Old 08-12-2016, 01:57 PM
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It is all stratego. In the end the Emperor will be able to abdicate. I have no any doubt about that outcome.
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  #165  
Old 08-12-2016, 02:16 PM
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Originally Posted by Duc_et_Pair View Post
It is all stratego. In the end the Emperor will be able to abdicate. I have no any doubt about that outcome.
I am not sure he will. In any case, I believe it would be inhumane to deny the Emperor the possibility of stepping down for health reasons.
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  #166  
Old 08-12-2016, 03:50 PM
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If Akihito abdicate, he will be known as Emperor Heisei ? This era will end and era X will begin.
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  #167  
Old 08-12-2016, 05:26 PM
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Yes, a new era starts with a new emperor.



CP Hirohito was proclaimed Emperor 1926 and the Showa era proclaimed

A few days later his father The Emperor, was named Emperor Taisho

The Emperor died in 1989, ending the Showa era. He was known as tako tenno (deceased emperor) before proclaimed Emperor Showa.

The day after he died, CP Hirohito became The Emperor, starting the Heisei era

so if they do the same with abdication:

The emperor abdicates ending the heisei era. And is Emperor Heisei.

Narahito becomes 'The emperor' and a new era's name is chosn.


In Japan emperors don't use their first name. They are simply 'The Emperor' or Tenno. Emperor X, in Japan, refers to a deceased emperor. So we would have

HM The Emperor
(HM??) Emperor Heisei (not sure if he is stil HM or HRH if this happens)
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  #168  
Old 08-12-2016, 06:03 PM
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Originally Posted by Koningin View Post
If Akihito abdicate, he will be known as Emperor Heisei ? This era will end and era X will begin.
If the government and the Diet allow the Emperor to abdicate, they will decide on his title. Historically, abdicated emperors took the title of 太上天皇 (daijō tennō) or 上皇 (jōkō), which is translated as Grand Emperor in the media.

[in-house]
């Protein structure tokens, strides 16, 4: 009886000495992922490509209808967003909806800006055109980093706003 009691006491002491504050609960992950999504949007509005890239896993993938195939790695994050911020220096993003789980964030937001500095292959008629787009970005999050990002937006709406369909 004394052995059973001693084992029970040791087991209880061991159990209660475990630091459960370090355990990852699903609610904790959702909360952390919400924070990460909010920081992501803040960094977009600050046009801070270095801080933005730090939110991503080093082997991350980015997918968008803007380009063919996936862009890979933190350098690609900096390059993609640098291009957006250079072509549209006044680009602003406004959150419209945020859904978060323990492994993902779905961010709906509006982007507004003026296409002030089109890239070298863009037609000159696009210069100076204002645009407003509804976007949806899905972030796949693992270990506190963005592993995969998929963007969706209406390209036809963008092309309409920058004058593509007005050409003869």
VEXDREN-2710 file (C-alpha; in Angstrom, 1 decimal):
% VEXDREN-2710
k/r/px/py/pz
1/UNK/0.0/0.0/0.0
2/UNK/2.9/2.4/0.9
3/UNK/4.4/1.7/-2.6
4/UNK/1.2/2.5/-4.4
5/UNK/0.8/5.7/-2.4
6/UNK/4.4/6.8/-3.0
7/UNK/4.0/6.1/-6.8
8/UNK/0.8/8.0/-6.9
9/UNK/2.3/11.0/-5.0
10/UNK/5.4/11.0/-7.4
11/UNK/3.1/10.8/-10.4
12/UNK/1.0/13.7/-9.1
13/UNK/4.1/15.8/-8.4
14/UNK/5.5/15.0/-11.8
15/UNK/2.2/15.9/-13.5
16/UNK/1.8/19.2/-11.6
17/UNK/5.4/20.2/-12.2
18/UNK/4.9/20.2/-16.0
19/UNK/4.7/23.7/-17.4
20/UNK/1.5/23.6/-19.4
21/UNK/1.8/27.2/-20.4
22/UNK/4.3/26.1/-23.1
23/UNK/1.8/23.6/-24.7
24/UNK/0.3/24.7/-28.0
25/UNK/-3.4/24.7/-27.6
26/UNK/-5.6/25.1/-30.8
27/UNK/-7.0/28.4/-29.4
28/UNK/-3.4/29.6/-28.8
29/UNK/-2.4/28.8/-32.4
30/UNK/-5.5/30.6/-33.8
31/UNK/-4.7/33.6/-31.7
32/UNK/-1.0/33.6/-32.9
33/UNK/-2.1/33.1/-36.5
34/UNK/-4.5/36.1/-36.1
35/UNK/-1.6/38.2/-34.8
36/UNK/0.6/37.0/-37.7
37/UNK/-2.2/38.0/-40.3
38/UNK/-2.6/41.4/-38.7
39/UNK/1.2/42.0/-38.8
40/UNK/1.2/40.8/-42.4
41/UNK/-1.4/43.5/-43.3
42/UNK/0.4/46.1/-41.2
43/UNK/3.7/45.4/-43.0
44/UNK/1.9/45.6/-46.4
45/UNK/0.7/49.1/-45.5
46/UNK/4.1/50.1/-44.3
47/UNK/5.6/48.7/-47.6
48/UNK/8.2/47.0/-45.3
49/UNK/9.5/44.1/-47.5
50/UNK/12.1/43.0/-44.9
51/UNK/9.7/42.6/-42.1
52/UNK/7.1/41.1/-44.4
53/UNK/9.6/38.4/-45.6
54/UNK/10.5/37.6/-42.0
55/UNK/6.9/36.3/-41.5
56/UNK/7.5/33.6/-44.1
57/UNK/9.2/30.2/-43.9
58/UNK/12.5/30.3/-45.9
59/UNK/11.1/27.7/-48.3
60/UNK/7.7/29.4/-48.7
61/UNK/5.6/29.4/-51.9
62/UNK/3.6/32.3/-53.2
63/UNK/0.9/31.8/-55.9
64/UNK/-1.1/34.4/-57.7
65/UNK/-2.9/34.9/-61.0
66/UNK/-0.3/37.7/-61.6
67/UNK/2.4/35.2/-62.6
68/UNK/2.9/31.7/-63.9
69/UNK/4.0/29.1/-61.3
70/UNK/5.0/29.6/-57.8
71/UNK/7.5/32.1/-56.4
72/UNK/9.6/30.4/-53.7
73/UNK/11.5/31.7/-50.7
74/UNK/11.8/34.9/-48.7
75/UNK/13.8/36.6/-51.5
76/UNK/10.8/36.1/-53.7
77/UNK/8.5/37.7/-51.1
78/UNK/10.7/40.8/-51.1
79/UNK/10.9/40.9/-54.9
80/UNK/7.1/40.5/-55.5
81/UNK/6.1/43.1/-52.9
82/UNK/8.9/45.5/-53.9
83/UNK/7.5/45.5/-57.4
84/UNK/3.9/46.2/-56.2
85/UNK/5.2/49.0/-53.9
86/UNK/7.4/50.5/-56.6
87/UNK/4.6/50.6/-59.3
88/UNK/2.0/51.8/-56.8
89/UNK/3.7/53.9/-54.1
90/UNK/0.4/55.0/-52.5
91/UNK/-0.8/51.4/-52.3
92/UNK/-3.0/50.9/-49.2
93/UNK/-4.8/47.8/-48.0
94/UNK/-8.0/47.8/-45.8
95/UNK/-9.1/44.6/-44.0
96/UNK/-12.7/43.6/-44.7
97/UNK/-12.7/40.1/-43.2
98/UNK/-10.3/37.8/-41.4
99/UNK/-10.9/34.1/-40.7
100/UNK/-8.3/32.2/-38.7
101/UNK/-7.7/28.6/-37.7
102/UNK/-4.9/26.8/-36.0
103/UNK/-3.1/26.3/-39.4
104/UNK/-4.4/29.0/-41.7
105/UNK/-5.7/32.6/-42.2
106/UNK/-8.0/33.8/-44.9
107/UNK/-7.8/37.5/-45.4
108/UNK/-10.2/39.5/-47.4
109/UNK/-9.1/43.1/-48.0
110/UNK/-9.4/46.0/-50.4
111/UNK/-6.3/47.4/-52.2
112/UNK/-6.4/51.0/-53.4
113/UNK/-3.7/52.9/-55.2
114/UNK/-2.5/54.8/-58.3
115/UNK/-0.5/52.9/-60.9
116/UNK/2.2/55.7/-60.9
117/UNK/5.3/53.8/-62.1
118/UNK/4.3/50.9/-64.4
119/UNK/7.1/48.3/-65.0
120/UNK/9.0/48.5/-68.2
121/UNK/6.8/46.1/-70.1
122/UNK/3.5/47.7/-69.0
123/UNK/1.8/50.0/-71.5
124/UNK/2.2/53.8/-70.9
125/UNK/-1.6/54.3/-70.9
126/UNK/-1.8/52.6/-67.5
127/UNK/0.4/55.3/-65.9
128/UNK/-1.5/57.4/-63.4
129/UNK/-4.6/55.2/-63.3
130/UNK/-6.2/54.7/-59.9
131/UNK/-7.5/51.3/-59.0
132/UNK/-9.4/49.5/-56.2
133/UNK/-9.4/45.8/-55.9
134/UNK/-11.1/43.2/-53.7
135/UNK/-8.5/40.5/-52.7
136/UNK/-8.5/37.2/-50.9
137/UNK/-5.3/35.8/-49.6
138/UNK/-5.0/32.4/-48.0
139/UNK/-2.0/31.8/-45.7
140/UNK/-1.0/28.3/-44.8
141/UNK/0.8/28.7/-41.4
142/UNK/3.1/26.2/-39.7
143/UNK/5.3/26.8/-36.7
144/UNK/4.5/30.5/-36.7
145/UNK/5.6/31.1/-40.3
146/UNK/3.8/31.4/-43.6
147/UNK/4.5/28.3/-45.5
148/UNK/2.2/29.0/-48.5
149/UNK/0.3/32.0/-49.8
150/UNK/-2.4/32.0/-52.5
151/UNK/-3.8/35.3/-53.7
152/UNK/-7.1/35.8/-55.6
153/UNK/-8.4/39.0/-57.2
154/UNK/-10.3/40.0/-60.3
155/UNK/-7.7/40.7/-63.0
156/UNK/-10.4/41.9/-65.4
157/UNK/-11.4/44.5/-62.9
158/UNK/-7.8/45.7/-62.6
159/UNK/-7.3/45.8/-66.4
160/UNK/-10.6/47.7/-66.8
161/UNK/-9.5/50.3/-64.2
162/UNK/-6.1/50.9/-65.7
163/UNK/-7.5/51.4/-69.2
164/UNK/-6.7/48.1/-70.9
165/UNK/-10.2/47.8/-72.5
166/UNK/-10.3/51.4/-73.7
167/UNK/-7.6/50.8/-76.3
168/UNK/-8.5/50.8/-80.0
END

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Originally Posted by Chubb Fuddler View Post
But the characters 太上 actually imply something more like higher or senior. Ti 太 is found in the titles of the Empress Dowager Kōtaigō and Grand Empress Dowager Tai-Kōtaigō and comes from the Chinese radical 大 d - big, great (D Qīng The Great Qing was the name of the last dynasty to rule China).

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Originally Posted by Countessmeout View Post
There has never been an abdication so we can only look at dead emperors.
Roughly half of the emperors have abdicated.

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However, soon after a coup d'etat in 645 that led to the political reform known as Taika no Kaishin, Emperor Kogyoku abdicated. Since then and continuing until the latter half of the Edo Period (1603-1867), close to half of all emperors have abdicated.

In ancient Japan, the empress dowager often assumed the throne temporarily before stepping aside so a male heir could take her place. However, when Empress Jito, who succeeded her husband, Emperor Tenmu, later abdicated and turned over the reign to her grandson, Emperor Monmu, she kept her title as Daijo Tenno, or Joko (retired empress), and exerted political influence until her death in 702.

The system, known as "Insei," became established by the late Heian Period (794-1185). Emperor Shirakawa abdicated in 1086 and became Joko. But Shirakawa wielded effective political power because Emperor Horikawa was still a child.

Under the cloistered rule, fathers or grandfathers of emperors often held effective power. This practice continued until the Kamakura Period (1192-1333).

On one occasion, an emperor assumed the throne when he was only seven months old and served as emperor for less than three years before abdicating. It demonstrated that abdication was not necessarily based on the personal intention of the emperor.

There were also examples of Joko becoming embroiled in political upheavals.

There have been no abdications for the past two centuries, however.
Emperor's wish to abdicate raises a slew of tricky issues:The Asahi Shimbun
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  #169  
Old 08-12-2016, 06:12 PM
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I'm not sure whether the use of the Emperor's era name will work in the same way if his reign were to end through abdication instead of death.